Medicine for Melancholy
|This article needs additional citations for verification. (March 2012)|
Medicine for Melancholy is a 2008 independent film by Barry Jenkins, starring Wyatt Cenac, Tracey Heggins, and Elizabeth Acker. The film appeared at several film festivals in 2008, including South by Southwest, Maryland Film Festival, and The Toronto International Film Festival.
Medicine for Melancholy chronicles the one-day romance of Micah (Wyatt Cenac) and Jo’ (Tracey Heggins), two Black twenty-somethings, who have a one night stand and end up spending a full day and night together, despite Jo’s long-distance relationship with a wealthy, white gallery owner. The characters wake up in someone else's bed after a party, and head their separate ways. Jo' leaves her wallet in their shared taxi, and they reconnect when he returns it to her at her apartment. Throughout the day, Micah and Jo' visit the Museum of the African Diaspora, stumble upon an affordable housing coalition meeting, and attend a concert. Venturing around San Francisco, the characters discuss race and gentrification with regard to the low percentage of African Americans living in San Francisco. Micah is openly critical of Jo's interracial relationship, as he struggles to reconcile his African American identity with the very white world of the Hipster scene in San Francisco.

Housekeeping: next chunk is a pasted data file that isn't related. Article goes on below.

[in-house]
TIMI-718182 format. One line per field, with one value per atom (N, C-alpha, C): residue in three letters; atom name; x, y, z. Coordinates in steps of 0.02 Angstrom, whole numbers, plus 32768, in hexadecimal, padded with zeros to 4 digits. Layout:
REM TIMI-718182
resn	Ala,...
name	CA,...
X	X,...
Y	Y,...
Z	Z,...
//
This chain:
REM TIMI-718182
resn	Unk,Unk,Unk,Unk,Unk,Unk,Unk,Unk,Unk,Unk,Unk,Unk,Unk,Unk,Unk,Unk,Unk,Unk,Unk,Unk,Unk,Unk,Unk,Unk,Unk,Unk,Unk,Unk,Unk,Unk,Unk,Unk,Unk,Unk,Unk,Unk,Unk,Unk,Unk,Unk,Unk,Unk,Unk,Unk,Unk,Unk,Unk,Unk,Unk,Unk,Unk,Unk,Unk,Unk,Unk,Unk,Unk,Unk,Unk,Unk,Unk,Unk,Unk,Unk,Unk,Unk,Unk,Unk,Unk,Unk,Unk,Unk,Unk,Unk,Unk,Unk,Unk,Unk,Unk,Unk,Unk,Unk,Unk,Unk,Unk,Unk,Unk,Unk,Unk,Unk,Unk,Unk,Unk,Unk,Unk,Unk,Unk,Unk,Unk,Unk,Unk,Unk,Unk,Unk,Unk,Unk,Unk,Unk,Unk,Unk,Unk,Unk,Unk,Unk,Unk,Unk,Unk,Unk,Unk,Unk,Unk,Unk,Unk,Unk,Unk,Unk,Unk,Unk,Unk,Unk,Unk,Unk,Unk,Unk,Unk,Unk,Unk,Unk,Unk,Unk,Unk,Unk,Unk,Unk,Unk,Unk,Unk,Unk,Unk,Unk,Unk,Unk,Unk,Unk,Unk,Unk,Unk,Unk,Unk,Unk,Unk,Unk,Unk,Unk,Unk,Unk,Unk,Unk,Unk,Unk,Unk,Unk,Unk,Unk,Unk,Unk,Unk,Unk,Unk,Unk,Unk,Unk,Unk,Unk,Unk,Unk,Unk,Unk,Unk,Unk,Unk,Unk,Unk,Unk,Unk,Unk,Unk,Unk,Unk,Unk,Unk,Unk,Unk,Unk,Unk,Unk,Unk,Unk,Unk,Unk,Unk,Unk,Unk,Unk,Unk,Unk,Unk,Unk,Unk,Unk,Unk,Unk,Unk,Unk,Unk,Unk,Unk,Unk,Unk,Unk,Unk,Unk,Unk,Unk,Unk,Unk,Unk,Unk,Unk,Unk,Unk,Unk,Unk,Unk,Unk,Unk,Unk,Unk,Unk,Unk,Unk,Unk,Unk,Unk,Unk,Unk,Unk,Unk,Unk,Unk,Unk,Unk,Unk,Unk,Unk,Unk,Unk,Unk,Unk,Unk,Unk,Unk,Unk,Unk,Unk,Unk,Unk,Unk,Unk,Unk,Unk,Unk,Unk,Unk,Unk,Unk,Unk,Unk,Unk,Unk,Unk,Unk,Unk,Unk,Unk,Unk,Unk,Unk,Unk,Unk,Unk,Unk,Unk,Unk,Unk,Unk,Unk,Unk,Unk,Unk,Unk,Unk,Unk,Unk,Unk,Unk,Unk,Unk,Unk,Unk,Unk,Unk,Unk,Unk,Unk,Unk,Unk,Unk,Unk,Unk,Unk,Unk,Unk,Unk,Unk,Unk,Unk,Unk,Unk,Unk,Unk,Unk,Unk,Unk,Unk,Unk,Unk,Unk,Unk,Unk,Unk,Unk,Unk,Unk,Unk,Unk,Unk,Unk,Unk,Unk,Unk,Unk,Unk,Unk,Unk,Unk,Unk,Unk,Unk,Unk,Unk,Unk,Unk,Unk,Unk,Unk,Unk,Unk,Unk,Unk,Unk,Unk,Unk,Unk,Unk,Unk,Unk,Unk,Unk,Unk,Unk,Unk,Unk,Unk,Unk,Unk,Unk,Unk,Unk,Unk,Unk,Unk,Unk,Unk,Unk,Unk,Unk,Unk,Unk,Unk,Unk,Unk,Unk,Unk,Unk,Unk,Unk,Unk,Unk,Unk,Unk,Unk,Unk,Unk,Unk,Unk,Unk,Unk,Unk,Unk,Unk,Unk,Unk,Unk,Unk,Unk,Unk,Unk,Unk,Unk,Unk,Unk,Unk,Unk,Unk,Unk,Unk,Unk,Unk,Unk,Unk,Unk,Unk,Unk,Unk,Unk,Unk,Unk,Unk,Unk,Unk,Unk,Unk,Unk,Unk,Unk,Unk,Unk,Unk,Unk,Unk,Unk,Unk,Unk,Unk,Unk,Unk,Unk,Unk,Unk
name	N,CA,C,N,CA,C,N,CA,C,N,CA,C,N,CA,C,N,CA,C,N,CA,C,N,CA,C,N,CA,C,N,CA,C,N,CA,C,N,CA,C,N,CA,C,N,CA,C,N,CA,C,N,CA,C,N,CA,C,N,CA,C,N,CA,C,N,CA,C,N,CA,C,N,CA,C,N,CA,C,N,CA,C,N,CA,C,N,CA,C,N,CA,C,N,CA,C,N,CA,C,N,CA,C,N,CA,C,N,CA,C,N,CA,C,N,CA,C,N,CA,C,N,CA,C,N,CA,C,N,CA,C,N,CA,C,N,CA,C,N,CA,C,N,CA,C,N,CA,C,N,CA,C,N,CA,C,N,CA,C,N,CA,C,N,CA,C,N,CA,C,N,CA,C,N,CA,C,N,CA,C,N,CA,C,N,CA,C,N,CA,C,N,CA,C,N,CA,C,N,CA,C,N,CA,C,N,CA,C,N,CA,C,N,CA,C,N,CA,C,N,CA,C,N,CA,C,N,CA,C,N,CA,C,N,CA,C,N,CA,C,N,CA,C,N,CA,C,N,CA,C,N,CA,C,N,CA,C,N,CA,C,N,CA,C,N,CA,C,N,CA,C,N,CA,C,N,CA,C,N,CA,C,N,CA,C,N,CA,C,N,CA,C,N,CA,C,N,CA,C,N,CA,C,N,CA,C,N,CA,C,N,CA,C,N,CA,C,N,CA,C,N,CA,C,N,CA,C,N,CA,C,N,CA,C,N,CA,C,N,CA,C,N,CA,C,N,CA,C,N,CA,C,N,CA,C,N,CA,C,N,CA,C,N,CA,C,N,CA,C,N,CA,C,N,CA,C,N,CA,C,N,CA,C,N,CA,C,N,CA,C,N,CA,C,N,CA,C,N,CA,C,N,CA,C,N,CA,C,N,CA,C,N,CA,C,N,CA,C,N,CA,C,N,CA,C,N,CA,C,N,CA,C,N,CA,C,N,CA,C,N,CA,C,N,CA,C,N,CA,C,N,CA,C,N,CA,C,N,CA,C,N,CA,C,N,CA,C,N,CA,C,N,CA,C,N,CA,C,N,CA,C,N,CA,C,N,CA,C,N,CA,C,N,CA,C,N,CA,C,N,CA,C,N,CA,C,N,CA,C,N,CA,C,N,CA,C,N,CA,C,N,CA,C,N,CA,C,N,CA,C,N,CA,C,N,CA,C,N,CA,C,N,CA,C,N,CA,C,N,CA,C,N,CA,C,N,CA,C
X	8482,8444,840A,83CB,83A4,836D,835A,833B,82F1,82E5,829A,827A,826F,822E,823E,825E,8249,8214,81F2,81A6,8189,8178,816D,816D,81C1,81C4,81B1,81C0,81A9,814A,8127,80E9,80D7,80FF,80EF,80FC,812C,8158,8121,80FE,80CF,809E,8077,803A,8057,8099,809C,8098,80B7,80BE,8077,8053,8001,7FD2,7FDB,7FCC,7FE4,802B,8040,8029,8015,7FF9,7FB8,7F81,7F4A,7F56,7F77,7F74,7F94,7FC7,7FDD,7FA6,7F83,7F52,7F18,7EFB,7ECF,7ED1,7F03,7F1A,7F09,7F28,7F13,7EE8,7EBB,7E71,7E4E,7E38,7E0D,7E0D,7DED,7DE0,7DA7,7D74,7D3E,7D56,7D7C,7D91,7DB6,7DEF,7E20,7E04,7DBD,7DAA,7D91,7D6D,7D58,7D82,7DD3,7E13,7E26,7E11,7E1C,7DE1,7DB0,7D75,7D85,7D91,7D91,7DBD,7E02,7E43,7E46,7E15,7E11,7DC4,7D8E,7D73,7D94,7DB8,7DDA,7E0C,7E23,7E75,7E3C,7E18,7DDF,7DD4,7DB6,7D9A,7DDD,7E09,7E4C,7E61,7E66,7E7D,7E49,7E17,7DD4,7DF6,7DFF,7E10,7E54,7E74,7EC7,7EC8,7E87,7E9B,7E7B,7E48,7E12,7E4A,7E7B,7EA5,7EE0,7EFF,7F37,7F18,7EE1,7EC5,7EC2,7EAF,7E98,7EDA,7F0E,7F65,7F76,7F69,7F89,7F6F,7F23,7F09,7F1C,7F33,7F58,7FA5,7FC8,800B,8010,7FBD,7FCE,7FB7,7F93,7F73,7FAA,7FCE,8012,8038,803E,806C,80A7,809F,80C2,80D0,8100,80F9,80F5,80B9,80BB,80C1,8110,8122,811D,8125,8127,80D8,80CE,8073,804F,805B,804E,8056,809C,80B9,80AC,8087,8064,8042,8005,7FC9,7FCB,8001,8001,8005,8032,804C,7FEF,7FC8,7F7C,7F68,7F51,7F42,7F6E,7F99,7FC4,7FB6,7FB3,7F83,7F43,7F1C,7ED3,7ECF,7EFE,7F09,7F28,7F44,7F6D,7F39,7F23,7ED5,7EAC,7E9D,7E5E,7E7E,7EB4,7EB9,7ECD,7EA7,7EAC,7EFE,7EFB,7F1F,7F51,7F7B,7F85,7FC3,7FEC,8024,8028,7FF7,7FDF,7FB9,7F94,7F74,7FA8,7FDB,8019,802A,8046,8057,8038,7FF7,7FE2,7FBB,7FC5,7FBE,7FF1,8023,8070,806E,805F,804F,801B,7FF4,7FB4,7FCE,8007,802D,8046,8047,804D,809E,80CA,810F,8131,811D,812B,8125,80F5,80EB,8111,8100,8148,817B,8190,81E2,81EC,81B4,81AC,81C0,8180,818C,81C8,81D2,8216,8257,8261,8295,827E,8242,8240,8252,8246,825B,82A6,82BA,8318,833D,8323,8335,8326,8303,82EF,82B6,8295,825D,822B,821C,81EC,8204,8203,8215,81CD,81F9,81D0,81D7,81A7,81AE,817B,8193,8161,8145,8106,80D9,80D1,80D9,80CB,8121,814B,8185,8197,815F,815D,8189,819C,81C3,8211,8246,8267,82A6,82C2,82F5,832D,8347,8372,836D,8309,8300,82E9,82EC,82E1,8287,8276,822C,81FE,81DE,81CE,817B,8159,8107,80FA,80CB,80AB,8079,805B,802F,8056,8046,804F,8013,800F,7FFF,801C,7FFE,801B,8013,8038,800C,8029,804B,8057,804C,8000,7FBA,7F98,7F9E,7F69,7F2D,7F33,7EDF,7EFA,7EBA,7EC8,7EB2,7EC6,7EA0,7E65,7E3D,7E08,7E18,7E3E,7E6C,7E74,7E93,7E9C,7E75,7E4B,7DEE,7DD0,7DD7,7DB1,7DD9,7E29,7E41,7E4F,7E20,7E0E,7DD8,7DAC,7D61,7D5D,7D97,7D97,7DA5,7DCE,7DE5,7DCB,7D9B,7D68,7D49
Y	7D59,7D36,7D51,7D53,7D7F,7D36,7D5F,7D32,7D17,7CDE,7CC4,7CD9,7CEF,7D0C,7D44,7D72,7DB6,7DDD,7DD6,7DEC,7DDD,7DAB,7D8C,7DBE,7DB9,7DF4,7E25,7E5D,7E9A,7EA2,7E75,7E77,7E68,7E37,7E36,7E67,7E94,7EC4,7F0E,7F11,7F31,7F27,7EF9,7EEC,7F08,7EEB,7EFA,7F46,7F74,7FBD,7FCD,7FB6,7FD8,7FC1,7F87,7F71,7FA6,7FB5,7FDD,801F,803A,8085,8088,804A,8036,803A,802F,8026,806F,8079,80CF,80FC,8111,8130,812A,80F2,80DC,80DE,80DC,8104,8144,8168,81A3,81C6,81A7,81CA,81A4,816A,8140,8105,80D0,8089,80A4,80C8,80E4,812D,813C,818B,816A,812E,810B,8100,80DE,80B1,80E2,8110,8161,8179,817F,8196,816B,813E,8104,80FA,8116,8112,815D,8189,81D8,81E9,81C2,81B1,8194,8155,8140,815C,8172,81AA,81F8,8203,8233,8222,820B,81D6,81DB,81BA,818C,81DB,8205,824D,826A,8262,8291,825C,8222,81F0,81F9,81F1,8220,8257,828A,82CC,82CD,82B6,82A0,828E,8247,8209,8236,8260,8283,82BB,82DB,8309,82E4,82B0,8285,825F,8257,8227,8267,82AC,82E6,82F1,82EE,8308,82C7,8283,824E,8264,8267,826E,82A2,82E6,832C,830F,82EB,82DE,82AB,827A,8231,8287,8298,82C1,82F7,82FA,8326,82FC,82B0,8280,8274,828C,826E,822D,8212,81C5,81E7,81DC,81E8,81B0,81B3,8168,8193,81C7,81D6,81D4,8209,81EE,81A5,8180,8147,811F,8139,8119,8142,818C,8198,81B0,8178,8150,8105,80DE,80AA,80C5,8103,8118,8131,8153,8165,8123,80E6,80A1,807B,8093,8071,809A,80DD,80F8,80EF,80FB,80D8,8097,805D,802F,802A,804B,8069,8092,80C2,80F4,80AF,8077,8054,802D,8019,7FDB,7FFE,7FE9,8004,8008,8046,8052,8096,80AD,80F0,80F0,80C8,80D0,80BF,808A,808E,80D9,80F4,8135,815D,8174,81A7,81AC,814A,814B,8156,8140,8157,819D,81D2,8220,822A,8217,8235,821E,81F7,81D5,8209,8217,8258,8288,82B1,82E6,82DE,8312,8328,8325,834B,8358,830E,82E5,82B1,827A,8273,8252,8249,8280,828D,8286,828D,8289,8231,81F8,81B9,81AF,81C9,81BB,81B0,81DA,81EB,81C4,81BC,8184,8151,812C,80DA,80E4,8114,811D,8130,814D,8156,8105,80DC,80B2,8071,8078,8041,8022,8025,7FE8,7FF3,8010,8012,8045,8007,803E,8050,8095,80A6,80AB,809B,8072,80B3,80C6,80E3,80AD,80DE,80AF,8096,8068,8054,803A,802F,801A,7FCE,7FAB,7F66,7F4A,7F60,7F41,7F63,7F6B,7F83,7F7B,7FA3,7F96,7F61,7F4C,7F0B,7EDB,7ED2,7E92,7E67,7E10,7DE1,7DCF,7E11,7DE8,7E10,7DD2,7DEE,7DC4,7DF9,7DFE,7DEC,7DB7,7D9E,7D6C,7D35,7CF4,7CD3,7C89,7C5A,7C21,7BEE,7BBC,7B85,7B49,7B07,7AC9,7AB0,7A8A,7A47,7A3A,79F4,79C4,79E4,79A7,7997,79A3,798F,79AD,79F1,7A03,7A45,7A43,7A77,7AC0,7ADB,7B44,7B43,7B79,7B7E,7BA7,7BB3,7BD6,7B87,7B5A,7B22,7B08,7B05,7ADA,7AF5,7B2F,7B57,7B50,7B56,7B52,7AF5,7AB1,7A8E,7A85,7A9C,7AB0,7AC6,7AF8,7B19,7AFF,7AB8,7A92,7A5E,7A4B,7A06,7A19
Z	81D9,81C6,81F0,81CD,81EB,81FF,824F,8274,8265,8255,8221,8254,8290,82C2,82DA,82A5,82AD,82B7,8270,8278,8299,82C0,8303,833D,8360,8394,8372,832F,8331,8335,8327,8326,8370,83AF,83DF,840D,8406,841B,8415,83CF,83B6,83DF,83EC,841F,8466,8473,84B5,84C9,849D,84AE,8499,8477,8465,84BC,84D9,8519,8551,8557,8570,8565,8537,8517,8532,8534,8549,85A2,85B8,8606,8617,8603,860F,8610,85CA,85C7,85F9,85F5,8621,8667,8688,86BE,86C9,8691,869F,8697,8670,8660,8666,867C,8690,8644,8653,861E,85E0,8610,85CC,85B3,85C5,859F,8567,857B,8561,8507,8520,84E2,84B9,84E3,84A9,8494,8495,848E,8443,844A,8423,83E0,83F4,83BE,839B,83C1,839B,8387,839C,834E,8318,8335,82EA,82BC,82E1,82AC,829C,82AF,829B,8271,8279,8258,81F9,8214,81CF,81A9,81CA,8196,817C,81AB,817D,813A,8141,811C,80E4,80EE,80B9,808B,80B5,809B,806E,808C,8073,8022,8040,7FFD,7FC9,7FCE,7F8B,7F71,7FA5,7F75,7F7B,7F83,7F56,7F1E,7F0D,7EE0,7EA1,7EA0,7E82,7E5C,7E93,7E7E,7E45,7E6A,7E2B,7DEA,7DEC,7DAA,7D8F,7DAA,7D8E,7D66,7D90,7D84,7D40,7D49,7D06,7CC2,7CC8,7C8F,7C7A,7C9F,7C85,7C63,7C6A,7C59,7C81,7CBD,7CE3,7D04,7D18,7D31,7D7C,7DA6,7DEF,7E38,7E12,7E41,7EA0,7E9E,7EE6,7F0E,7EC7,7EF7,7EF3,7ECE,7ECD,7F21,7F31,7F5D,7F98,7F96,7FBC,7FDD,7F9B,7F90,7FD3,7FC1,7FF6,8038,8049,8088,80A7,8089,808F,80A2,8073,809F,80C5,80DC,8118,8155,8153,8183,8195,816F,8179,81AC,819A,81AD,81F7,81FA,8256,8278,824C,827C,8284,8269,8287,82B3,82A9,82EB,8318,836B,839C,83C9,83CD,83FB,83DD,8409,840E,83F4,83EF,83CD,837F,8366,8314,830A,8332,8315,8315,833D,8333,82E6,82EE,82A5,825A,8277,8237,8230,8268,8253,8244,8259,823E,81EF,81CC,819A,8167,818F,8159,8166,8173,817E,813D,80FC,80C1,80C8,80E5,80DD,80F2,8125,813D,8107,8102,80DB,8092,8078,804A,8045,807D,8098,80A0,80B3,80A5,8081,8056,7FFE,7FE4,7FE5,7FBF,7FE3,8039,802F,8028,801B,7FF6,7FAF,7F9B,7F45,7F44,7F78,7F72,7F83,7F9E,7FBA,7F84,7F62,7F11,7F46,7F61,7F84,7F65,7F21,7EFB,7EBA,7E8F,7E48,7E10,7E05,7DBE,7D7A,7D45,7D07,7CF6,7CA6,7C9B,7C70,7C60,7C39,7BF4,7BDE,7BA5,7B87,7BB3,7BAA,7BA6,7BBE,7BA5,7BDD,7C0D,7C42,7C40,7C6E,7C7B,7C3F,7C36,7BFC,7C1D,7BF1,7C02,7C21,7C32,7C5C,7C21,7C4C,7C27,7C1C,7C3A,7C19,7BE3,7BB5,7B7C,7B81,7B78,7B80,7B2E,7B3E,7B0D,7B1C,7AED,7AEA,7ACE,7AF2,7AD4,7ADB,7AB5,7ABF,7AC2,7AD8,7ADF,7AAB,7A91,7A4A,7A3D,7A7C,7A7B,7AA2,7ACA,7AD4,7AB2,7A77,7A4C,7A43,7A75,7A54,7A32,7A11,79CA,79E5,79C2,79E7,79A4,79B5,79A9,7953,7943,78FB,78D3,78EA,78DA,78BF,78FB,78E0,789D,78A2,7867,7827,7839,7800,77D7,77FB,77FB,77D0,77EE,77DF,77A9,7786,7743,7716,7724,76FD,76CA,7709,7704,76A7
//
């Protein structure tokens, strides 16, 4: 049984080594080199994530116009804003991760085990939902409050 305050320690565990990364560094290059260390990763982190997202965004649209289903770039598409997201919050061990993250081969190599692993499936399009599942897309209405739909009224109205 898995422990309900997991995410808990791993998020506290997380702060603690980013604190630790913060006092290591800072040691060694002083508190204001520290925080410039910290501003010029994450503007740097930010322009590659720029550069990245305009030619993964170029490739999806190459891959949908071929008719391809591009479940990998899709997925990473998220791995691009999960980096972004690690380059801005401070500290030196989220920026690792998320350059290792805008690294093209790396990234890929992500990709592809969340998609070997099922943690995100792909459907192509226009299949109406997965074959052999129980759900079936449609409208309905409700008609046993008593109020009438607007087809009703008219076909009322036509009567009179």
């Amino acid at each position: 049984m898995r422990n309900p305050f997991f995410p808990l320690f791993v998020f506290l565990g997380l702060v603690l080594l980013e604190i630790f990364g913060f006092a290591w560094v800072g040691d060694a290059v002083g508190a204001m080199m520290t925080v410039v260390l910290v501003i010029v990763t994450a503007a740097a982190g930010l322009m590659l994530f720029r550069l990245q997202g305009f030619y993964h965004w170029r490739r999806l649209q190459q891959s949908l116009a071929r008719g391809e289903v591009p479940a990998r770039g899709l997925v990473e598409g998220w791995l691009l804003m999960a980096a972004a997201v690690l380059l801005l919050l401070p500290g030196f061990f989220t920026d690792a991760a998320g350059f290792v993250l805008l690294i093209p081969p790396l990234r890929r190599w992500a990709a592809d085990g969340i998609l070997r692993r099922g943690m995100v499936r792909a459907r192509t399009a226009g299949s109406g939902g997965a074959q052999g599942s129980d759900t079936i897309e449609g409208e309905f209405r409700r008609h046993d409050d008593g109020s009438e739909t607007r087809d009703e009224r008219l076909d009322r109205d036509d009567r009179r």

Visual Effects and Portrayals of Black Love
From the gray tint of the film, the minimalist apartment settings, Jo's short straight haircut, the absence of Jo's bra, and the absence of irrelevant supporting actors - the audience is stripped of all notions of what black people should look like, what black love should look like, or what it should mean. It shatters our inclination to romanticize romance. The reality is that blackness is not the only factor one considers in a relationship, and it is not the only reason why two people should fall in love.
Medicine for Melancholy mainly confronts themes of African American assimilation into "Hipster" or "Indie" culture. San Francisco, arguably the beating heart of these two counter-cultures, serves also as a racial foil: the city has a tiny African-American population of 7%  As Micah points out in the film, at an average San Franciscan concert it is not unusual for the crowd to be completely White except for one or two people of color; neither of whom is there with other people of color. This extreme racial isolation is mirrored in Hipster culture itself, one which claims to be "raceless," and yet (as Micah highlights) almost is completely defined by a performance of Whiteness. Accusing Jo' of assimilation, Micah strives to reclaim his essential "Blackness" as Jo' contrastingly claims Micah has a "hang up" about his race and strives to overcome her own.